slope


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slippery slope

A situation in which some behavior or action will eventually lead to a worse form of the same behavior or action, or a disastrous outcome. Eating that piece of cake is a slippery slope that could lead to you completely abandoning your diet. Verbal abuse is often a slippery slope that leads to physical abuse.
See also: slippery, slope

slippery slope

a dangerous pathway or route to follow; a route that leads to trouble. The matter of euthanasia is a slippery slope with both legal and moral considerations.
See also: slippery, slope

slope away from something

to slant downward and away from something. The lawn sloped away from the patio toward the riverbank. The porch sloped away from the house at a very slight angle.
See also: away, slope

slope down (to something or some place)

to slant downward toward something or some place from a higher level. The wide white beach sloped down to the azure water. The yard sloped down, making a lovely view from the living room.
See also: down, slope

slope (down) toward something

to slant downward toward something. The backyard slopes down toward the river. It slopes toward the water.
See also: slope, toward

slope up (to something)

to slant upward in the direction of something. The ramp sloped up to the door, allowing wheelchairs to enter. It sloped up rather steeply.
See also: slope, up

on a slippery slope

in a situation that is likely to become more difficult or complicated We started arguing, and then we got on the slippery slope of what's fair and what's not fair. So far, we have taken only the first few steps toward a society in which different people would have different rights, but we are on a slippery slope.
Usage notes: sometimes used without on: Where does this slippery slope end?
See also: on, slippery, slope

a slippery slope

a situation or habit that is likely to lead to a worse situation or habit If you let kids stay up late a few nights you're on a slippery slope. My advice is to keep away from all drugs. It's a slippery slope.
See also: slippery, slope

slippery slope

A dangerous course, one that leads easily to catastrophe, as in He's on a slippery slope, compromising his values to please both the bosses and the union . This metaphoric expression alludes to traversing a slick hillside, in constant danger of falling. [Mid-1900s]
See also: slippery, slope
References in classic literature ?
Half-way up the slope Mattie stumbled against some unseen obstruction and clutched his sleeve to steady herself.
Then, catching Michael in mid-leap with a kick that reached him under the chest, he sent him flying through the air off the road and down the slope.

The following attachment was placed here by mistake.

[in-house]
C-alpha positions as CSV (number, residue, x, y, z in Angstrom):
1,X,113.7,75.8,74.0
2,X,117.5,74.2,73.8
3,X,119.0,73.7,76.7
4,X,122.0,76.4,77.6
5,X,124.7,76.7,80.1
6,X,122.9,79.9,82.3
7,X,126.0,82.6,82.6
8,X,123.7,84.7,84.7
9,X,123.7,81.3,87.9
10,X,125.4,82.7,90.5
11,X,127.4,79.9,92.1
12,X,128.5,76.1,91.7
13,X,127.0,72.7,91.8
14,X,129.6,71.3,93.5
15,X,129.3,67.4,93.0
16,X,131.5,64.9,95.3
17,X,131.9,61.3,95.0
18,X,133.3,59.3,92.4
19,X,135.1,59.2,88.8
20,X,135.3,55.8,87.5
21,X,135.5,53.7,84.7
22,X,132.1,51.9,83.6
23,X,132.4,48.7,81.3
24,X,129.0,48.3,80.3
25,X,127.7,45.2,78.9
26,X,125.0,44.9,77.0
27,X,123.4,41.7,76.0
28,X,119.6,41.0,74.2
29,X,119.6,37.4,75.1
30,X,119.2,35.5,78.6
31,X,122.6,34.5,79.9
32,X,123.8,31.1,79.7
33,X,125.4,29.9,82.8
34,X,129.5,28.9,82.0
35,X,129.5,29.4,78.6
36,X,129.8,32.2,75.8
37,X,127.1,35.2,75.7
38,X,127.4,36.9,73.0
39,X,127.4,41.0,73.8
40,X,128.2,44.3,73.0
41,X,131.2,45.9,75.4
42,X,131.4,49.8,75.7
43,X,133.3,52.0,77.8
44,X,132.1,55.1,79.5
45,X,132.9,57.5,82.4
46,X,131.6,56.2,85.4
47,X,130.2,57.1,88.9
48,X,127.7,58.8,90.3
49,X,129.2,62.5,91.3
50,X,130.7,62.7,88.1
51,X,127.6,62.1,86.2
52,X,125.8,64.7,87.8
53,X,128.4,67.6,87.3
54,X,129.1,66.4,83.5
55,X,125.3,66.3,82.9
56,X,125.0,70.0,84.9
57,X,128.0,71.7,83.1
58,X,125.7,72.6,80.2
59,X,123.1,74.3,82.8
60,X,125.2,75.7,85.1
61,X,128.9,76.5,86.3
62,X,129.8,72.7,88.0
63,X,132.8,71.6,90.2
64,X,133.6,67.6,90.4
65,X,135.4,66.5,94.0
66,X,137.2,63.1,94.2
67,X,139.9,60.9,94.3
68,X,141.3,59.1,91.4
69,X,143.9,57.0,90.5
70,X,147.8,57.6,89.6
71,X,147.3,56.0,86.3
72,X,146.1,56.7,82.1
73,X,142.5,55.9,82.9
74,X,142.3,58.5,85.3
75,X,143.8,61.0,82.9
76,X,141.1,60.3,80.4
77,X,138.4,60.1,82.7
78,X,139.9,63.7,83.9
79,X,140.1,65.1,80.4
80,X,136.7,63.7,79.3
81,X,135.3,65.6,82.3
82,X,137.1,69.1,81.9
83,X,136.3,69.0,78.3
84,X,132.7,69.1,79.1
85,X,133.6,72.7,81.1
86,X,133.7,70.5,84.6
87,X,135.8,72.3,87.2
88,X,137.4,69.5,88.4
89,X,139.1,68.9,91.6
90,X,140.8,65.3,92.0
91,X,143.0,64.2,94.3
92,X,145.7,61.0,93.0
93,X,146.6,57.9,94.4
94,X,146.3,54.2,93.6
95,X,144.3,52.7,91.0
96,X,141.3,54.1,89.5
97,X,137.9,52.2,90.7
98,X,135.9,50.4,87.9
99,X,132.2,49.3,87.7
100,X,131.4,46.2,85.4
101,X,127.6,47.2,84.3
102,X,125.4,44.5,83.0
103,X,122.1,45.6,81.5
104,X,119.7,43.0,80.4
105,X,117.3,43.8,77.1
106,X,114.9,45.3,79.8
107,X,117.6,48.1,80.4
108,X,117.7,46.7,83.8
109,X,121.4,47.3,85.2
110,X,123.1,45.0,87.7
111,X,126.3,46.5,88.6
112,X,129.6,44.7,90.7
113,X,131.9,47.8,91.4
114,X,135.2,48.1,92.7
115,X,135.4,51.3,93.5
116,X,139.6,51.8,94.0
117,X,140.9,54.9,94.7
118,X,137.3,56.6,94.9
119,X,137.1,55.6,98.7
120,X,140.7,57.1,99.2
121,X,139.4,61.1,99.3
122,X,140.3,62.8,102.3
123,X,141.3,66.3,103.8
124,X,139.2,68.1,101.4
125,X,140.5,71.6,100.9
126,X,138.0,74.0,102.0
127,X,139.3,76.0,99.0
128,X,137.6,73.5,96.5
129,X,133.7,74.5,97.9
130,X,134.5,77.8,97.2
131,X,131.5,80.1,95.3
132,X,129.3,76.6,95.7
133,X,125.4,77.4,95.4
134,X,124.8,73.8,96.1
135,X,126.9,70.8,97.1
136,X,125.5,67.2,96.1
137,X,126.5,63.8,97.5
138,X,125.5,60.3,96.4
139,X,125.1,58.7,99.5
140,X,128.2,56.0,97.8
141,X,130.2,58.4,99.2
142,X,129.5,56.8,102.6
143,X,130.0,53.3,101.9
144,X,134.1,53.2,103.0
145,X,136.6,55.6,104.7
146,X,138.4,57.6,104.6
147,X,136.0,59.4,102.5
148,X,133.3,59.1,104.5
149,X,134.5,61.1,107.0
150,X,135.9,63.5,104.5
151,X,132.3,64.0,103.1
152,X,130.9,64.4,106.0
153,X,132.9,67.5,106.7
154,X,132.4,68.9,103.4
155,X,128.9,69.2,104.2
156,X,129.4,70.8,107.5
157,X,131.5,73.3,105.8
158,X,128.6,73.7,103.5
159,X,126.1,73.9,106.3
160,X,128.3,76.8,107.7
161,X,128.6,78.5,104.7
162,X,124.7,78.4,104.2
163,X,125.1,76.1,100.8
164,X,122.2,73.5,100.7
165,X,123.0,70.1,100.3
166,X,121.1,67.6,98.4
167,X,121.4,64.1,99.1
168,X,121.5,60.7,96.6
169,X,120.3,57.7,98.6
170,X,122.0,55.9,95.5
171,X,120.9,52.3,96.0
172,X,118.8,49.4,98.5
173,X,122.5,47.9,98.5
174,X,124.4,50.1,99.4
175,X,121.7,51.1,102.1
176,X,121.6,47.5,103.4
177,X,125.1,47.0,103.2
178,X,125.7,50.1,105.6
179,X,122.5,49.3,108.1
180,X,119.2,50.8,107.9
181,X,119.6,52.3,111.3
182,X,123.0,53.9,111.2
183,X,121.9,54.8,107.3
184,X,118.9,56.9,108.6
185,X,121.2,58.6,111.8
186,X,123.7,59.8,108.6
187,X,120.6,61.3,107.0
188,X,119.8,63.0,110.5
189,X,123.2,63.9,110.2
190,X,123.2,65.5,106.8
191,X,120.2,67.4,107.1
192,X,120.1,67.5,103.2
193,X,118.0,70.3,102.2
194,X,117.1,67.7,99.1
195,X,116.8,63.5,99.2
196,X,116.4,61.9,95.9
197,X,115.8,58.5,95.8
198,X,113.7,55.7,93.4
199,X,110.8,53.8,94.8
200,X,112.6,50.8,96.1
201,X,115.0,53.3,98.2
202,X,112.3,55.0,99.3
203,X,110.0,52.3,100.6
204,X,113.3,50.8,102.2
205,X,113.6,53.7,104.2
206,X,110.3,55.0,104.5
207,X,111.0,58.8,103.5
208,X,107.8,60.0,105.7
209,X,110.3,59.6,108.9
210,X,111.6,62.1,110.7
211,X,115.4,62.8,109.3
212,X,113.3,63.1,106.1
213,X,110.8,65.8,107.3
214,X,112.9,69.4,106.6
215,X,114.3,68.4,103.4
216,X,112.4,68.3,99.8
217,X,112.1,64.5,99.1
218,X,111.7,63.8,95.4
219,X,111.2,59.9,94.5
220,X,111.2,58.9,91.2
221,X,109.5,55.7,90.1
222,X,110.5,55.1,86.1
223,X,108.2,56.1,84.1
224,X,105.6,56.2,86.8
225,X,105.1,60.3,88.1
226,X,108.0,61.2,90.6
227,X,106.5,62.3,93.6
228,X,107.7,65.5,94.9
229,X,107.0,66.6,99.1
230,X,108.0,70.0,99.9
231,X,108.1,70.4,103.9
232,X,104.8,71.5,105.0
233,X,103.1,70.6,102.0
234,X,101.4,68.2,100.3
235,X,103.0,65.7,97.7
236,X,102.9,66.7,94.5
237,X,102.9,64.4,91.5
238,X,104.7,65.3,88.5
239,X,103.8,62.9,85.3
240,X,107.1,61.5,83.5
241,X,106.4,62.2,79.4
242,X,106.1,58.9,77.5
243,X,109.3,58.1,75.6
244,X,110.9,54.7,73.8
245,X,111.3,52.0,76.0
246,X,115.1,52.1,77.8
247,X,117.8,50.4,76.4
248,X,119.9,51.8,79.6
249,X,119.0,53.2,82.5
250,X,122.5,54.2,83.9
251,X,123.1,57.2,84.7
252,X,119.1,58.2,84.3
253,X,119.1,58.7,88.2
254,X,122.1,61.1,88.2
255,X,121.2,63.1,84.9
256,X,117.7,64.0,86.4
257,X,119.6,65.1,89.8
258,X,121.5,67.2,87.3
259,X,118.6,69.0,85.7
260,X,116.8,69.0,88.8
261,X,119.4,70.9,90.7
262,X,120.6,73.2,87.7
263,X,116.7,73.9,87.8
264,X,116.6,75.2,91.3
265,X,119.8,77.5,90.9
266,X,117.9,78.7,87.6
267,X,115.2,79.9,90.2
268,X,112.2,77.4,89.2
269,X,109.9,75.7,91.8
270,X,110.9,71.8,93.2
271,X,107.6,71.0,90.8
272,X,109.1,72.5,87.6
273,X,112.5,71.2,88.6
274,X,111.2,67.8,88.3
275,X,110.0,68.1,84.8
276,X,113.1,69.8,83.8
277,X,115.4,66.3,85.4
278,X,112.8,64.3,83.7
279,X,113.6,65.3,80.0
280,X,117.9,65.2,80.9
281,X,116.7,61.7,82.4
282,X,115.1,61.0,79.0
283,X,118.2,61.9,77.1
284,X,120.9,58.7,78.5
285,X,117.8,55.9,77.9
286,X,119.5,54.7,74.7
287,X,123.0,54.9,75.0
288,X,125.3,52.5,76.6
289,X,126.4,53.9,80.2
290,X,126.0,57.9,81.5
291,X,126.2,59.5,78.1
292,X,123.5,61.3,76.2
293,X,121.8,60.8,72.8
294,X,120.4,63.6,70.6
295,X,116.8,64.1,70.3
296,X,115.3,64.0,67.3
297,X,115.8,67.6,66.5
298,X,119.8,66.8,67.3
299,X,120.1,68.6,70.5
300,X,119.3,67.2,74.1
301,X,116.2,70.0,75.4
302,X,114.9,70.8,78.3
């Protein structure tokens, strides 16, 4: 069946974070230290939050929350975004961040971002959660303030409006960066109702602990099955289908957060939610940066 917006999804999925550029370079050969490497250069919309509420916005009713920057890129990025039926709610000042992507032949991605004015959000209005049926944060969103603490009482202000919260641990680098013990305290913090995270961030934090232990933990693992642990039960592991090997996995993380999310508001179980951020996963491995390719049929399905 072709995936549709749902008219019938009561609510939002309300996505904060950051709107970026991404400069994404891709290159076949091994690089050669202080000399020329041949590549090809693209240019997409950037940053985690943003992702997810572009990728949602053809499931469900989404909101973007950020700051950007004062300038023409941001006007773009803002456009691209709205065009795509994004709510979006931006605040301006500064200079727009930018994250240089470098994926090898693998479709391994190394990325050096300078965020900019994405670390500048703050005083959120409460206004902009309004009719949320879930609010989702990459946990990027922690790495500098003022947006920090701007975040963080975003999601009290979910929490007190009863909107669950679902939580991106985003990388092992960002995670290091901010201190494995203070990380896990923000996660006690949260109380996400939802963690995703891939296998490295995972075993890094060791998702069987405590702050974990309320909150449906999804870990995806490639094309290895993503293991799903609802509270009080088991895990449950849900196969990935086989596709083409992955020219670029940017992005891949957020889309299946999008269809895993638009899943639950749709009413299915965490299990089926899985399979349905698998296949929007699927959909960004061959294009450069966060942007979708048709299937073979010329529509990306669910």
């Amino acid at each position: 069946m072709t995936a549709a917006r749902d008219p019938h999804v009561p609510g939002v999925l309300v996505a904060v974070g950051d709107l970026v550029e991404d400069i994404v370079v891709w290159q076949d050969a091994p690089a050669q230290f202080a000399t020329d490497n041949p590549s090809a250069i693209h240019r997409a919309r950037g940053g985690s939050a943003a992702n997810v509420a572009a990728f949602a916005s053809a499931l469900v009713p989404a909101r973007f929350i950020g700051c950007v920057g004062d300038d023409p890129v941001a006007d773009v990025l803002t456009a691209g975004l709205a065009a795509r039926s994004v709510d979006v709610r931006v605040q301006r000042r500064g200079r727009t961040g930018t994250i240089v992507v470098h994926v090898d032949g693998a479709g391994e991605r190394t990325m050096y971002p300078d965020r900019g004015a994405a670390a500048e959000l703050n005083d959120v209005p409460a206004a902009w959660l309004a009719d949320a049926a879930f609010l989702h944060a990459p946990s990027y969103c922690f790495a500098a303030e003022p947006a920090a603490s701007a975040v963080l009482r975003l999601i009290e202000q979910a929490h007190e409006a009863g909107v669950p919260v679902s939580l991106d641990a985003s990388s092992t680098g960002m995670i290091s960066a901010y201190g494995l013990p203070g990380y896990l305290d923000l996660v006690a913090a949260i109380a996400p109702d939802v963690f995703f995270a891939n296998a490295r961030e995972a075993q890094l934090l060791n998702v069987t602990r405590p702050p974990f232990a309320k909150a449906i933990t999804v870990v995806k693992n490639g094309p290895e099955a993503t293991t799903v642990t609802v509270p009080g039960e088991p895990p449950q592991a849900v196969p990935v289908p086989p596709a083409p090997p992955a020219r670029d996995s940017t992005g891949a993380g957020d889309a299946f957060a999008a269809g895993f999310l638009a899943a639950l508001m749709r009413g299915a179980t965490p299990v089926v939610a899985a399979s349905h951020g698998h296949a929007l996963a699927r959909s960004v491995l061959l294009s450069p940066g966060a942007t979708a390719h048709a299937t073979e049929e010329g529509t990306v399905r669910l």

At dawn, attempting to break forth down the south-western slopes of the mountain toward Petaluma, he had encountered not less than five separate detachments of dairy-ranchers all armed with Winchesters and shotguns.
But from above, from the slopes of Sonoma Mountain, the cries and calls of the trailing poses caught his ear, and deflected his intention.
that enchanted horse and rider have passed a ravine and are climbing another slope to unveil another conspiracy of silence, to thwart the will of another armed host.
Up the long slope rushed ranks and ranks of men exultant, shouting, with waving pennons and brandished arms.
Their rear ranks were already passing out of sight ere the new-comers were urging their panting, foaming horses up the slope which had been the scene of that long drawn and bloody fight.
Below was a little valley and beyond a long, gently-rising slope with snug farmsteads scattered along it.
It was a practised eye that travelled up the slope to the crumbling canyon-wall and back and down again to the edge of the pool.
he cried out, as though to an auditor hidden somewhere above him beneath the surface of the slope.
The regularity with which their length diminished served to indicate that somewhere up the slope the last line would be so short as to have scarcely length at all, and that beyond could come only a point.
It had lasted only seconds, Bert was dancing on the edge of the slippery slope and mocking the vanquished who had slid impotently to the bottom.
Five thousand packed the grassy slopes of the amphitheater and swarmed inside the race track.
Tess Durbeyfield, then, in good heart, and full of zest for life, descended the Egdon slopes lower and lower towards the dairy of her pilgrimage.
Long thatched sheds stretched round the enclosure, their slopes encrusted with vivid green moss, and their eaves supported by wooden posts rubbed to a glossy smoothness by the flanks of infinite cows and calves of bygone years, now passed to an oblivion almost inconceivable in its profundity.